Achieving And Maintaining A Measured Approach Towards Property Ownership Is Crucial As Market Slowly Moves Forward

10 April 2010

In these challenging times for the commercial property owner, refocusing on the core facets of property ownership is crucial to future success. During a period of prolonged growth, many issues were masked by yield contractions across all sectors, which often led to a "laissez-faire" approach to owning property assets; a position facilitated by an over-heated market. Now that the music has stopped, it is those people who are prepared to roll up their sleeves and face the issues head on that will emerge better placed as the market moves forward.

One of the most pressing issues that will prevail during 2010 is the threat to security of tenure posed by failing tenants. At the height of the market, a simple statement of accounts summary may have been sufficient to assess a tenant’s covenant: now we find property professionals commenting on the trading format of retailers and suitability of their offer. Indeed, one of the most threatening practices which has undermined the retail sector in recent times is the corporate tactic known as "prepack administrations" or Corporate Voluntary Arrangements (CVAs).

A CVA is essentially a low-cost form of administration that allows the restructuring of an existing failing company. This may seem reasonable, however, this wholly negative step will leave a legacy across much of the nation’s retail landscape, which will hamper growth and undermine the wider property recovery for a longer period. One can only assume that this will also rest uneasily with retailers who are attempting to trade through the recession. The popularity of this tactic seriously undermines the investment value of any property, and despite transparency rules, it is hard for any property owner to identify those who are genuinely distressed. Over the last two years, I have seen many responsible landlords trying to assist tenants only to have their trust abused and the terms of the original agreement eroded.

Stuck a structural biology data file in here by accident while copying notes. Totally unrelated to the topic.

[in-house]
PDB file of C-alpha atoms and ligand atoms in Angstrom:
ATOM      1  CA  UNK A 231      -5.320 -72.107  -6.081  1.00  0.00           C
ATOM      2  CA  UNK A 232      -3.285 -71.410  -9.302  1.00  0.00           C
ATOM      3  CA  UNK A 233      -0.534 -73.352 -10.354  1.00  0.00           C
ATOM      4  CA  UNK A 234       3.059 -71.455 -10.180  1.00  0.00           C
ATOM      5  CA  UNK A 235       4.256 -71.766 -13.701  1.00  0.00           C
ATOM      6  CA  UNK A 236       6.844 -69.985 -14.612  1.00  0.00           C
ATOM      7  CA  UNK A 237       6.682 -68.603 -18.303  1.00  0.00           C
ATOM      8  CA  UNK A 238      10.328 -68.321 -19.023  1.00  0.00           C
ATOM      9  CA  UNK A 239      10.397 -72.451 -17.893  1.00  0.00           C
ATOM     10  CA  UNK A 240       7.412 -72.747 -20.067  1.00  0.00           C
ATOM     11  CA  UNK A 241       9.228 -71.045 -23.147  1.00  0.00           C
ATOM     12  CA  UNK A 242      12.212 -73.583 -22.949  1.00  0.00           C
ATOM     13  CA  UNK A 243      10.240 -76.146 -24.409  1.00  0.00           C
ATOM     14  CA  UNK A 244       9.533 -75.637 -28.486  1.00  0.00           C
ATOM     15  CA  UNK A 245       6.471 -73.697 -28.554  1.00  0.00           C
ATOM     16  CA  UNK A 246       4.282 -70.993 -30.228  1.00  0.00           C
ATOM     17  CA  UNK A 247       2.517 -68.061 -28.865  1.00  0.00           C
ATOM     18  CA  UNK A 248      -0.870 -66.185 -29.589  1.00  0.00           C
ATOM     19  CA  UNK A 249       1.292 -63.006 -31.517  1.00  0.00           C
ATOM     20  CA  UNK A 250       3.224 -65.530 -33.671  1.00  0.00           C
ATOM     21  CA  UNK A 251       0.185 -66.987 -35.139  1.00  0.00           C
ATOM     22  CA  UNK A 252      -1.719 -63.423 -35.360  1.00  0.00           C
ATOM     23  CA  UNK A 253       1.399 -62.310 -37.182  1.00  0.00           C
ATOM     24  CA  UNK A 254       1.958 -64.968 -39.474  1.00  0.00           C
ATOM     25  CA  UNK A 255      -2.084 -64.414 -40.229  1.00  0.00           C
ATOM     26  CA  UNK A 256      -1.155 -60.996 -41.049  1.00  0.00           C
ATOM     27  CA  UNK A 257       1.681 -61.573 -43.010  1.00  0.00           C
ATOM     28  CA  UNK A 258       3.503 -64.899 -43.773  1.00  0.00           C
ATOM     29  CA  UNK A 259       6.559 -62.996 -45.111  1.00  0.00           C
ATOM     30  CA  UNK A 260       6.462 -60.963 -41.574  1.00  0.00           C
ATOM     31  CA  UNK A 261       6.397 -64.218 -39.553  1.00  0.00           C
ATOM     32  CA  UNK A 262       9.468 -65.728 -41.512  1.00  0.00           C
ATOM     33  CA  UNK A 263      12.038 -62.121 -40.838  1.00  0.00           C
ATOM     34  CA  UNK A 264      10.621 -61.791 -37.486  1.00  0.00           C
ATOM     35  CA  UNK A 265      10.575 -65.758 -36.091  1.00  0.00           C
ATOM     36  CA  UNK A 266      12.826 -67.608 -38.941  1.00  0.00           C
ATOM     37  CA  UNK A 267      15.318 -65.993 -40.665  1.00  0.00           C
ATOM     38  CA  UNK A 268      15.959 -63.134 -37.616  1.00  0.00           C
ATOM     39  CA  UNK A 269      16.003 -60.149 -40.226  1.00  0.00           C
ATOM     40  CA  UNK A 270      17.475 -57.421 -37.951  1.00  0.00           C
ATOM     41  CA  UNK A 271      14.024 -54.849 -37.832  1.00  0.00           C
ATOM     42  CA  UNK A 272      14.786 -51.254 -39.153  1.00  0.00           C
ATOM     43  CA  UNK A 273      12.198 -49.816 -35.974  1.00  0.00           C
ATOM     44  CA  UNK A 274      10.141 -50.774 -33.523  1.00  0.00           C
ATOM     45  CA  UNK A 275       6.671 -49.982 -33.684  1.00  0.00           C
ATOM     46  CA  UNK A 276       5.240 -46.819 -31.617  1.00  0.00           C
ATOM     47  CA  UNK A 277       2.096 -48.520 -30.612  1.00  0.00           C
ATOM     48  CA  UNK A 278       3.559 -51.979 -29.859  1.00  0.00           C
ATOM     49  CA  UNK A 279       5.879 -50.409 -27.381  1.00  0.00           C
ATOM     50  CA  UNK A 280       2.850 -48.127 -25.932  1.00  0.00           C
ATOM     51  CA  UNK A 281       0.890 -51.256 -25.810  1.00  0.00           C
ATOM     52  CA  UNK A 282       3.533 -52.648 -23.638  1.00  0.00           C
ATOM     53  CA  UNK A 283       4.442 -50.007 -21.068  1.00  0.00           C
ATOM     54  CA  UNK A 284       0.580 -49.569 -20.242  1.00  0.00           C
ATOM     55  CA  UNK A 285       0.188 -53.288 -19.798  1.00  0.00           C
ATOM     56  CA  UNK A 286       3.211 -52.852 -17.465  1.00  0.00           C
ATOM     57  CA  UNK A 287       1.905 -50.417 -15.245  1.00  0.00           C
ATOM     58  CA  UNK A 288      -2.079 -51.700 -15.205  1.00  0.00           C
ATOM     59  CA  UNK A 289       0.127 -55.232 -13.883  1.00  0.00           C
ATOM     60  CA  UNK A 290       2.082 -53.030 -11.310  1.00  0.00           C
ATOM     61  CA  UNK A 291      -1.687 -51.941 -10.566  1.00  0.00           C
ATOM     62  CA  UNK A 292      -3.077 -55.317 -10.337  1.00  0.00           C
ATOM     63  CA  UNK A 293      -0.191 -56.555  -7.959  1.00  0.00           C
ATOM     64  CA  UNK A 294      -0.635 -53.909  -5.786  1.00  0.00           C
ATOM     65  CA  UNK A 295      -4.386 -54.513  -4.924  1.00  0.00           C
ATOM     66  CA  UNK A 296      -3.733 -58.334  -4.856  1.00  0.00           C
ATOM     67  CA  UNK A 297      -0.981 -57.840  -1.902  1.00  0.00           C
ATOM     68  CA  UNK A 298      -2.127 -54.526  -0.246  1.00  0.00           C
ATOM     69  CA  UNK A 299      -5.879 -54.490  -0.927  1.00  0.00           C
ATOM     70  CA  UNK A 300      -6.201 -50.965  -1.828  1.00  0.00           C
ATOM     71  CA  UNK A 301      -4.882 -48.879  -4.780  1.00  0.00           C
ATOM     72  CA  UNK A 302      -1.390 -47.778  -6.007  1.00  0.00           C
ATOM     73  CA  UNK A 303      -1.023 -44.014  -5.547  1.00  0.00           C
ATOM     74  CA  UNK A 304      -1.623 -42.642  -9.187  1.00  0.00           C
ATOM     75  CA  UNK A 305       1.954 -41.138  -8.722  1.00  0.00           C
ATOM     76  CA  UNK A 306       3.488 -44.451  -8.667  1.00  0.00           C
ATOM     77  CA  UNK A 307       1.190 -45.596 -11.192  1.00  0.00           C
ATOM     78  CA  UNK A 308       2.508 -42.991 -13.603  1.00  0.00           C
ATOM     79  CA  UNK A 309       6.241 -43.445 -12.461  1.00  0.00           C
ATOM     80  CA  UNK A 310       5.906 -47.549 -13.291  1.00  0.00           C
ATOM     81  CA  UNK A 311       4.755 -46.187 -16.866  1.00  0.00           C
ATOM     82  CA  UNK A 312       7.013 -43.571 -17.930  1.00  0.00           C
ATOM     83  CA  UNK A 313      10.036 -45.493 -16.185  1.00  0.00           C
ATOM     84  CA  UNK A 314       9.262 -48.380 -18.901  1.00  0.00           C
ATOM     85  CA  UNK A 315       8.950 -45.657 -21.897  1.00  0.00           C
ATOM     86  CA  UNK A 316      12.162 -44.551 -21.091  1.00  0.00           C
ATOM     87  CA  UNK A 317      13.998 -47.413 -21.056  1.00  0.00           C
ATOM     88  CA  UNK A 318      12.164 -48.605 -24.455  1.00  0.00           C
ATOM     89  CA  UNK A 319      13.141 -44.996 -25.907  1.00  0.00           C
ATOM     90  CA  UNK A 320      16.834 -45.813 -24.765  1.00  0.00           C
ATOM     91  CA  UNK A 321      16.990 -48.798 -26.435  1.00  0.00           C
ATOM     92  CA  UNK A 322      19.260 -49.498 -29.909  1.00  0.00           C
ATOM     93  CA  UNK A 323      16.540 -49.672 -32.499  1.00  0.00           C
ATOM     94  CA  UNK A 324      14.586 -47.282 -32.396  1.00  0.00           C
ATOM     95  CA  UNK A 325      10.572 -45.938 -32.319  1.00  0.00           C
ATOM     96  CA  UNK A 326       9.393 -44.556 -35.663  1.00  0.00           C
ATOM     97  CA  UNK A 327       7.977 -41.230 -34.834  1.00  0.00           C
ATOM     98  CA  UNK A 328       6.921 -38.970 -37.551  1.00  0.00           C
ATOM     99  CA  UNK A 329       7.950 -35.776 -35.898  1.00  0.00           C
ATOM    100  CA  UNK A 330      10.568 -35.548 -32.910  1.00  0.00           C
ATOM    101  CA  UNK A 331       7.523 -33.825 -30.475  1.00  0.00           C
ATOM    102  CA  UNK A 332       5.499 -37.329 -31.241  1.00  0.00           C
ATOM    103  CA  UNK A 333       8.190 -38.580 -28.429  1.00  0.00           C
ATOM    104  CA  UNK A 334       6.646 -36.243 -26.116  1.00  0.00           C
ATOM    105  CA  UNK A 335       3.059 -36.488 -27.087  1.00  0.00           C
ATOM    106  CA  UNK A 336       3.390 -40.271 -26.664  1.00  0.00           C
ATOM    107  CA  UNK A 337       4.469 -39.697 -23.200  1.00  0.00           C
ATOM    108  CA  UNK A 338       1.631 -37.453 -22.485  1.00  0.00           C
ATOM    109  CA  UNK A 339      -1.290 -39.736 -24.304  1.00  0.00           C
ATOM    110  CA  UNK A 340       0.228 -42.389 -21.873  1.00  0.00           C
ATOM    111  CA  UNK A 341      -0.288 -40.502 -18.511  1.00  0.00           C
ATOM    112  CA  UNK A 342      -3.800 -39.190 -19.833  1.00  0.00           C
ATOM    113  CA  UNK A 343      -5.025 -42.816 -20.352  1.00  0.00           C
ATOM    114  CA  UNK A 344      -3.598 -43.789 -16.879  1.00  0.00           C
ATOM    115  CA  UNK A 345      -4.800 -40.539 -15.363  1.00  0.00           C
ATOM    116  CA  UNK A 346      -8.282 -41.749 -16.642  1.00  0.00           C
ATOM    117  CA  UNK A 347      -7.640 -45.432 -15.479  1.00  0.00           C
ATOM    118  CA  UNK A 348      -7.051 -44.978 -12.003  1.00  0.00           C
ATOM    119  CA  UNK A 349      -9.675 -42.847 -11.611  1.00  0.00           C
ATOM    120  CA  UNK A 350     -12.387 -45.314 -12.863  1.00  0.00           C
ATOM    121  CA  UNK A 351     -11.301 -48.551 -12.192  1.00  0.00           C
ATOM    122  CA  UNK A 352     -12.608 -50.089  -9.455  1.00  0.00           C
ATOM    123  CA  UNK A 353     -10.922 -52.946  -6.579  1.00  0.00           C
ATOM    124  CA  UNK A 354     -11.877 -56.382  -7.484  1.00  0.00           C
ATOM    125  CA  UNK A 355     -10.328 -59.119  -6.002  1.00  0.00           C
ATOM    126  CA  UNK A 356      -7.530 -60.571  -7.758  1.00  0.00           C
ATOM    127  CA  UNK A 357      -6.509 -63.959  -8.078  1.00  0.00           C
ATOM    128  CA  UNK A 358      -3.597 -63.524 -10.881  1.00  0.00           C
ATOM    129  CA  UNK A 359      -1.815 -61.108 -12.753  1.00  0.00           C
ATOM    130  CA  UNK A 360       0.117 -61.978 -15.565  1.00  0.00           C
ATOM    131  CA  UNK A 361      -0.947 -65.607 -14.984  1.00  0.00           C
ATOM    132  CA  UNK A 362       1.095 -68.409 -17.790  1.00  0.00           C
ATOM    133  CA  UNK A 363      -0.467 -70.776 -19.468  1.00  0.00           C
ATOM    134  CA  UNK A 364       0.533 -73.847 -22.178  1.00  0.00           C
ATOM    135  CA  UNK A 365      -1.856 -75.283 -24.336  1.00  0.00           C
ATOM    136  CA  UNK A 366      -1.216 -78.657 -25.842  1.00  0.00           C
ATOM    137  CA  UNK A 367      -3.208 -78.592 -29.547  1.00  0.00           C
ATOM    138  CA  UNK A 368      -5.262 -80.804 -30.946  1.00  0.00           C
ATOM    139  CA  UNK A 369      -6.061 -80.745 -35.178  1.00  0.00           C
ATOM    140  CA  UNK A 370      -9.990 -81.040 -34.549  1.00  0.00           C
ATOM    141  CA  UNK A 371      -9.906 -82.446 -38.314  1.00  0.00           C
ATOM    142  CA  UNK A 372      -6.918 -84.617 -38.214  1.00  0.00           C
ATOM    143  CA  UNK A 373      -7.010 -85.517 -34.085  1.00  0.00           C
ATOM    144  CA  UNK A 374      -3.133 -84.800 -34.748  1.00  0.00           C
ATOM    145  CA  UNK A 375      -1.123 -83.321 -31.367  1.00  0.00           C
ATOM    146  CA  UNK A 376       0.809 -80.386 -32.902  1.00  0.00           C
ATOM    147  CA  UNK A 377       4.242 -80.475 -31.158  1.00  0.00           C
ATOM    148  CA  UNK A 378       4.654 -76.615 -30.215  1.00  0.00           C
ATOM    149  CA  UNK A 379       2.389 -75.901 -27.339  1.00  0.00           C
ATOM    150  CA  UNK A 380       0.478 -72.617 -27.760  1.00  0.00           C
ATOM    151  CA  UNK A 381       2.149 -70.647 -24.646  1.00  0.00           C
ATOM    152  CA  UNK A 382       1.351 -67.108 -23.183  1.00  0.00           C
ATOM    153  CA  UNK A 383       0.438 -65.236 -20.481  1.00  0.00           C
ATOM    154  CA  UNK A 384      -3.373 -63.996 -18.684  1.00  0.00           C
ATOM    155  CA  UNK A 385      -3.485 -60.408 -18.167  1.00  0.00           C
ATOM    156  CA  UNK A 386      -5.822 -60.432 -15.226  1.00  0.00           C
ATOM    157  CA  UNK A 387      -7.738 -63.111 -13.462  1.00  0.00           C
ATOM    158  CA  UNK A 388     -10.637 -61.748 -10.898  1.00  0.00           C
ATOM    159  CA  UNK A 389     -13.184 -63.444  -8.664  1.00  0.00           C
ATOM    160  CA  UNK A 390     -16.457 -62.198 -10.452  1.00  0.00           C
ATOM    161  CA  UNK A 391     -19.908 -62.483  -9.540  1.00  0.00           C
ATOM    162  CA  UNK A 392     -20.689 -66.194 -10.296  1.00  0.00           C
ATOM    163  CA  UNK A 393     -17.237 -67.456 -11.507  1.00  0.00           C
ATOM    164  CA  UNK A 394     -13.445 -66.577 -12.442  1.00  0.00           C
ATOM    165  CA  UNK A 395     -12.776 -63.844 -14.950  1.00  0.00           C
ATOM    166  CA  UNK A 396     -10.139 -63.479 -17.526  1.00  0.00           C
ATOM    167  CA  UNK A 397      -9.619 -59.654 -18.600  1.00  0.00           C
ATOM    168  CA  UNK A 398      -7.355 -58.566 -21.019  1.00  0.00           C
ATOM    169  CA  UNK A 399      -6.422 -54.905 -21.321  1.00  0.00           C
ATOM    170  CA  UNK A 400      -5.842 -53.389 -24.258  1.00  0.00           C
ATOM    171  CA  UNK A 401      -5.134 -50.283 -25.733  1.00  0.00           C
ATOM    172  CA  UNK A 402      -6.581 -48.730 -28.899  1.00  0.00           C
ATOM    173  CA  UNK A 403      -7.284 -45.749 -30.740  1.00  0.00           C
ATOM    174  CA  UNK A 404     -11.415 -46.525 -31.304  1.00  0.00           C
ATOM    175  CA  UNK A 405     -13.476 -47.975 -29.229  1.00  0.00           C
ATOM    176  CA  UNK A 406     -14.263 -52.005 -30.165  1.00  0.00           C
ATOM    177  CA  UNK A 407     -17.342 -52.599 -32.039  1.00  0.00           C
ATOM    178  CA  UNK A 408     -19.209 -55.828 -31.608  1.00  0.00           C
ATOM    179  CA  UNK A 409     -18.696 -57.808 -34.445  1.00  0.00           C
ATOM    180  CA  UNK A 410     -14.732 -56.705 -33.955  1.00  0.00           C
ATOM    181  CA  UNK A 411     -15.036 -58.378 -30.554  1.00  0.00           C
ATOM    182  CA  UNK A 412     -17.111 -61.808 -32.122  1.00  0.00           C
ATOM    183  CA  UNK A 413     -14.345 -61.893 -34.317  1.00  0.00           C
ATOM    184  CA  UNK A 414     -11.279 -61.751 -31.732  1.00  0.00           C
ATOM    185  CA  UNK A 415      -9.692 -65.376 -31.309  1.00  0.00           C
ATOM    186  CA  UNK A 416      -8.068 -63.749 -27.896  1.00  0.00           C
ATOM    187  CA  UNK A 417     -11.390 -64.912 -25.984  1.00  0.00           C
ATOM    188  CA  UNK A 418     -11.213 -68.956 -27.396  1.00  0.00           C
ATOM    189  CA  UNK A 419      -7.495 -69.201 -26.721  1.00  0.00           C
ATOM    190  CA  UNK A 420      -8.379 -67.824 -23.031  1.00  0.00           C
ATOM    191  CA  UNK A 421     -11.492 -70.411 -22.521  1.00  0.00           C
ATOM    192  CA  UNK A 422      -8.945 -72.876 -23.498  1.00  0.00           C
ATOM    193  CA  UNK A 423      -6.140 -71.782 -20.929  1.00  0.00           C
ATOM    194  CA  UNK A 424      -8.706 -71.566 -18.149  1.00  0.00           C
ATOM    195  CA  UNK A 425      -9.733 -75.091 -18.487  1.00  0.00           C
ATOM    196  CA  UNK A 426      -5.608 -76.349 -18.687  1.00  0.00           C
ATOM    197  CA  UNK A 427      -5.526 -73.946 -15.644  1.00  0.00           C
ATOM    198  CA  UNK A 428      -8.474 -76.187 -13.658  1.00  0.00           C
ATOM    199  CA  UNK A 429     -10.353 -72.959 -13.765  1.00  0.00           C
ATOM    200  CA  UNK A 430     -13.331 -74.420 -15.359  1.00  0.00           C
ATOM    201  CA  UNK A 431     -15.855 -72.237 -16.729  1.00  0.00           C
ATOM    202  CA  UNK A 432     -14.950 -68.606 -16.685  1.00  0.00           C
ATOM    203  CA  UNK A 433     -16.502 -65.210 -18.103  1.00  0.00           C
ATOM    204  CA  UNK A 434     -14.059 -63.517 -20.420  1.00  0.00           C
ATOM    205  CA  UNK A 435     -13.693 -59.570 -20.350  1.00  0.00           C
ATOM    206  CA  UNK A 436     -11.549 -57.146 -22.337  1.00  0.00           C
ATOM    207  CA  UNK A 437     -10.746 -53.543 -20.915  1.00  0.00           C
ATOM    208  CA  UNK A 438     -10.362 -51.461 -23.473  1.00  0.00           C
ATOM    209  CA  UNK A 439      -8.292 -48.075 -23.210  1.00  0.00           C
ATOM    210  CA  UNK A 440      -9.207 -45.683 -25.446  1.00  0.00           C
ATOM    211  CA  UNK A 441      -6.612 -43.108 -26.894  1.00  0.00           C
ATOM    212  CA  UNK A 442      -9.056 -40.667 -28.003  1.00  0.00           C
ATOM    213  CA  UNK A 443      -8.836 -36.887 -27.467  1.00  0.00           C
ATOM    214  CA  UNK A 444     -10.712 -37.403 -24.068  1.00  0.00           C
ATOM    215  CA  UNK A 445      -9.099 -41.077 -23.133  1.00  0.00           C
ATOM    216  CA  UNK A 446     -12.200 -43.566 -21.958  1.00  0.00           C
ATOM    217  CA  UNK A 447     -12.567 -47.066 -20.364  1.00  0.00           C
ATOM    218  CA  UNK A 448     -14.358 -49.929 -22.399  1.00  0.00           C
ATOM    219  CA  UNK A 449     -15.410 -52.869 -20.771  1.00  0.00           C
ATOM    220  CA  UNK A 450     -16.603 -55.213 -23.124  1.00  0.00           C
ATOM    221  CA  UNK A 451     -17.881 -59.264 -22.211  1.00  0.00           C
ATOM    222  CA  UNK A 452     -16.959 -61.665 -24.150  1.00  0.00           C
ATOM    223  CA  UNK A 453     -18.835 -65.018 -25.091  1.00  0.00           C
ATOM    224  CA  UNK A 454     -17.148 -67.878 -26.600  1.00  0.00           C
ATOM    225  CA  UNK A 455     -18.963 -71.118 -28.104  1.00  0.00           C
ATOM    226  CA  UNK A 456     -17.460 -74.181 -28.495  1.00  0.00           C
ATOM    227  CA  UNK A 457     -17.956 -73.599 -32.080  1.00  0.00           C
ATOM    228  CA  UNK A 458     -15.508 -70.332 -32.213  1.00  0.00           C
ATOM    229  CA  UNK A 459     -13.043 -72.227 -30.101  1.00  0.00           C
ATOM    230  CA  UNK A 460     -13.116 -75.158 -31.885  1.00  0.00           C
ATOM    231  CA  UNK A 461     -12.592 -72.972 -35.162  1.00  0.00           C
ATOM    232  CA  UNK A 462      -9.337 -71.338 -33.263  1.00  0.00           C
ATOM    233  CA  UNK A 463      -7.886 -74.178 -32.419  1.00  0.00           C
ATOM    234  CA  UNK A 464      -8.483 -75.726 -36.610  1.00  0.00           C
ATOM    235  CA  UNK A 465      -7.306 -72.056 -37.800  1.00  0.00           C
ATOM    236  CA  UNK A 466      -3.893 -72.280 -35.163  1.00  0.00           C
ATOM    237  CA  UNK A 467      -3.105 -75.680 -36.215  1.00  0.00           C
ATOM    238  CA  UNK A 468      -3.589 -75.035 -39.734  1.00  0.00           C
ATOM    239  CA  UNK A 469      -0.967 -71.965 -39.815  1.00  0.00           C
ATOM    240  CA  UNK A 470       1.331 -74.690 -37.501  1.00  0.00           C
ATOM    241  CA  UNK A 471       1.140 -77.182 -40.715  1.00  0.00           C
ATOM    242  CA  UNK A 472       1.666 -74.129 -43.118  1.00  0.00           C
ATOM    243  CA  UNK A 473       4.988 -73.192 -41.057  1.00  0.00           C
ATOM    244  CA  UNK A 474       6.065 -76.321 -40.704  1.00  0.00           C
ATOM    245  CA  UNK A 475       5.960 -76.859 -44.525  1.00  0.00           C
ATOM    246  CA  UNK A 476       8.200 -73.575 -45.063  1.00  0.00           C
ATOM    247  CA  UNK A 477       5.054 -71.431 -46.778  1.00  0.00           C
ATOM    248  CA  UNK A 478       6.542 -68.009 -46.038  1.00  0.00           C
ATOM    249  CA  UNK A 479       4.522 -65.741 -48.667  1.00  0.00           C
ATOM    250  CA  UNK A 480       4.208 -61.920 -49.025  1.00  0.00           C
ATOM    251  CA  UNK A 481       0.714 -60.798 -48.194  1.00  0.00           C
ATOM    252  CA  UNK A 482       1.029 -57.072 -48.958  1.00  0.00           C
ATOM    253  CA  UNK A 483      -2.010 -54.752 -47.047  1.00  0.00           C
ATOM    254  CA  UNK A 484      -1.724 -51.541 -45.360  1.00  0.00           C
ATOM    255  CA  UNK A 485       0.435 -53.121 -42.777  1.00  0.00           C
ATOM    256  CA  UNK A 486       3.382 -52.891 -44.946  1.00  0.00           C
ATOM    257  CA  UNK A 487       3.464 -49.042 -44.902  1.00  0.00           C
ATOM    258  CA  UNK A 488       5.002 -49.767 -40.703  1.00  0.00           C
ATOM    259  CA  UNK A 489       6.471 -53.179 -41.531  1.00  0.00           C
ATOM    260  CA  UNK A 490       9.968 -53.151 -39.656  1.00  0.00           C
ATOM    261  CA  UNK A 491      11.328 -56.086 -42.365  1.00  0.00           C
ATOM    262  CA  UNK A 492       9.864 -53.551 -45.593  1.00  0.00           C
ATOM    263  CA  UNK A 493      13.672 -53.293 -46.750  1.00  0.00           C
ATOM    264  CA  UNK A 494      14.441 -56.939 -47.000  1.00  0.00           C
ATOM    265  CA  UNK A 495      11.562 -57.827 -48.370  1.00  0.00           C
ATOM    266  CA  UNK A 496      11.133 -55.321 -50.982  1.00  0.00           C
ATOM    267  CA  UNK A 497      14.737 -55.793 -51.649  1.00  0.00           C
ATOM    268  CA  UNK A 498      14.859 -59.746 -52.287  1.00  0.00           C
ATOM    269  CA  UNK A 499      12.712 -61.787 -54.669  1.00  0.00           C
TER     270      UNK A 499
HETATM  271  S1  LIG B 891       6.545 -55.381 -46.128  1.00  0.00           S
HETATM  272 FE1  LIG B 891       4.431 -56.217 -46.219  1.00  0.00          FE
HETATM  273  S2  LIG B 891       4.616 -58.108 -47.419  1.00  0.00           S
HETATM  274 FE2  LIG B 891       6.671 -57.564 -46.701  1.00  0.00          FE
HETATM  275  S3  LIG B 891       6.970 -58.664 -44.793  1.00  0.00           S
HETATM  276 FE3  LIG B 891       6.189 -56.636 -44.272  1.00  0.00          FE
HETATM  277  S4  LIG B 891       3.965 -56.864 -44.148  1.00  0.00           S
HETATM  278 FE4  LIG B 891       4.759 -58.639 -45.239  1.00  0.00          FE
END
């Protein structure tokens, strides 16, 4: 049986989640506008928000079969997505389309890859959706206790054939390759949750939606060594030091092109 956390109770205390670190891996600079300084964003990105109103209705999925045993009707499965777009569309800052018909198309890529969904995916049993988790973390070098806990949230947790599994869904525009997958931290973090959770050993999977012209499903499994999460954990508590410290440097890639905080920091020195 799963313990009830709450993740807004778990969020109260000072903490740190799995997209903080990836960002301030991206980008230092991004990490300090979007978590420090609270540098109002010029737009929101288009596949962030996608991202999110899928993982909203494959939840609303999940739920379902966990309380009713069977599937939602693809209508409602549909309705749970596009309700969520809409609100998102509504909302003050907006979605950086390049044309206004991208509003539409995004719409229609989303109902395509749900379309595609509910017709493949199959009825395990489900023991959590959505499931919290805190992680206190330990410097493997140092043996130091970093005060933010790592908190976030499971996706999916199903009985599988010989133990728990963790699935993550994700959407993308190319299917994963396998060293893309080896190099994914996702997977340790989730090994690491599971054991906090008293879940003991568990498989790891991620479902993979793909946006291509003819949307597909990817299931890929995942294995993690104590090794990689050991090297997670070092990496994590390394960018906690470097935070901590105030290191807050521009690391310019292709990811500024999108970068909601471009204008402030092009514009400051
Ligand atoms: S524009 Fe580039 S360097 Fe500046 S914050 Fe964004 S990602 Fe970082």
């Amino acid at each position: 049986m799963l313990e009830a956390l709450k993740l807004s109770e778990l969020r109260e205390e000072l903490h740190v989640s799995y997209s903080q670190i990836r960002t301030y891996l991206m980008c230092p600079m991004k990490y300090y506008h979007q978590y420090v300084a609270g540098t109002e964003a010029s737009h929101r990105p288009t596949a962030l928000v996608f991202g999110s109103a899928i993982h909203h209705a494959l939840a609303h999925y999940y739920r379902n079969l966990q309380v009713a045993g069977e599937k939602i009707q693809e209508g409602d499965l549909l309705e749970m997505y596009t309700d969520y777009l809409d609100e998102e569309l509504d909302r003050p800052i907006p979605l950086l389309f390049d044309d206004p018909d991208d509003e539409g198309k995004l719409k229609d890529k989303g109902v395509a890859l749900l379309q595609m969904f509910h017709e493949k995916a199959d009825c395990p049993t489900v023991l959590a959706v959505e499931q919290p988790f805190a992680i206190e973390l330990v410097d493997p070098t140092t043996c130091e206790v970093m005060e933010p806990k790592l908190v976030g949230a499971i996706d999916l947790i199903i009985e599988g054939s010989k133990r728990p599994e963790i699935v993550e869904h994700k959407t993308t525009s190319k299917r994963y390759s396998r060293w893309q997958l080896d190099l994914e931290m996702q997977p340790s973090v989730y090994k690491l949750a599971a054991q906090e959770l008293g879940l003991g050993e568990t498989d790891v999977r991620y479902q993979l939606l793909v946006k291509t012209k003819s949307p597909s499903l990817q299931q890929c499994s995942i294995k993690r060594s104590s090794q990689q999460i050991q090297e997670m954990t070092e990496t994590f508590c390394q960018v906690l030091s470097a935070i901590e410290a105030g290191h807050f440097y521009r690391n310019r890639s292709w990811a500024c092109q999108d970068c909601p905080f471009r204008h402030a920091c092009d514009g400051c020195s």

With tenants re-pricing themselves in almost all sectors and the continued stranglehold on the availability of credit, it is crucial to maximize opportunities to make individual assets as efficient as they can be. Combining this desire for financial efficiency without sacrificing capital outlay on a property can be a hard line to walk especially against a backdrop of pending lease renewals and reviews or where new tenants are actively being sought. Faced with significant threats, it is important that landlords achieve balance in their approach to property. It is all too easy to suggest that cuts be made across the board in respect of service charges, but at what cost? In a market with high vacancy levels, landlords will have to ensure that their offering presents attractively if they are to be given the best chance of filling voids. This may mean that some short-term re-investment is required, but not necessarily at the sole expense of the landlord.

Property professionals providing advice should be creating opportunities to devolve these costs to tenants, where appropriate for the long-term benefit of the development. A converse approach could perpetuate vacancies as existing tenants consider their options and weaker properties are exited through the aforementioned "prepack" arrangement. It is therefore beneficial to have a realistic business plan for individual assets to deliver on all fronts and to implement that plan involving a team of professionals that can work closely to achieve the respective goals across all disciplines.

As time passes and the market moves towards some degree of normality, perhaps the playing field will level out, although many landlords have experienced distressed tenancies, which have undoubtedly exacerbated the strain on funding arrangements. The only sure way to protect against this is to ensure that when purchasing a property, the asset exhibits sound investment criteria and that acquisitions are priced for risk.

From our perspective, supplying high calibre advice to clients and delivering on lettings, rent reviews and lease renewal that enhance the investment profile of asset whilst also allowing landlords to re-invest in the fabric of properties in order to deliver a higher standard of end product, is vital in these leaner times, and will be key to delivering saleable assets when the economic environment improves.

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